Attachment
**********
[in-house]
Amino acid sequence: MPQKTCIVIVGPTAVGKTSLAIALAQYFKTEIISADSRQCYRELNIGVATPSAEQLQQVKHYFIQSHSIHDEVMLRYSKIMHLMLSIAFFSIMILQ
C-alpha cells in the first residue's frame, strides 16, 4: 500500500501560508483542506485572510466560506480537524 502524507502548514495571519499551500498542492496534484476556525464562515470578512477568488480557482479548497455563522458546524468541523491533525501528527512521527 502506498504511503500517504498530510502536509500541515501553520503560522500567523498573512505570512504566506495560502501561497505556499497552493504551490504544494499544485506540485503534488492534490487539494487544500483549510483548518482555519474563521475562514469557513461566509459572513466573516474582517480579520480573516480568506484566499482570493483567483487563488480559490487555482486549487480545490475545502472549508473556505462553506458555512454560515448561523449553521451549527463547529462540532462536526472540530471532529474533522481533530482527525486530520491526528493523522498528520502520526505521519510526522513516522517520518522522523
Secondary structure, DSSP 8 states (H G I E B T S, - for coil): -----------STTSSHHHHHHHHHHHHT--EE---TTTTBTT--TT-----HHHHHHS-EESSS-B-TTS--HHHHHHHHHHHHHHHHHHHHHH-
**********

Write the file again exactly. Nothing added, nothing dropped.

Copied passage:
[in-house]
Amino acid sequence: MPQKTCIVIVGPTAVGKTSLAIALAQYFKTEIISADSRQCYRELNIGVATPSAEQLQQVKHYFIQSHSIHDEVMLRYSKIMHLMLSIAFFSIMILQ
C-alpha cells in the first residue's frame, strides 16, 4: 500500500501560508483542506485572510466560506480537524 502524507502548514495571519499551500498542492496534484476556525464562515470578512477568488480557482479548497455563522458546524468541523491533525501528527512521527 502506498504511503500517504498530510502536509500541515501553520503560522500567523498573512505570512504566506495560502501561497505556499497552493504551490504544494499544485506540485503534488492534490487539494487544500483549510483548518482555519474563521475562514469557513461566509459572513466573516474582517480579520480573516480568506484566499482570493483567483487563488480559490487555482486549487480545490475545502472549508473556505462553506458555512454560515448561523449553521451549527463547529462540532462536526472540530471532529474533522481533530482527525486530520491526528493523522498528520502520526505521519510526522513516522517520518522522523
Secondary structure, DSSP 8 states (H G I E B T S, - for coil): -----------STTSSHHHHHHHHHHHHT--EE---TTTTBTT--TT-----HHHHHHS-EESSS-B-TTS--HHHHHHHHHHHHHHHHHHHHHH-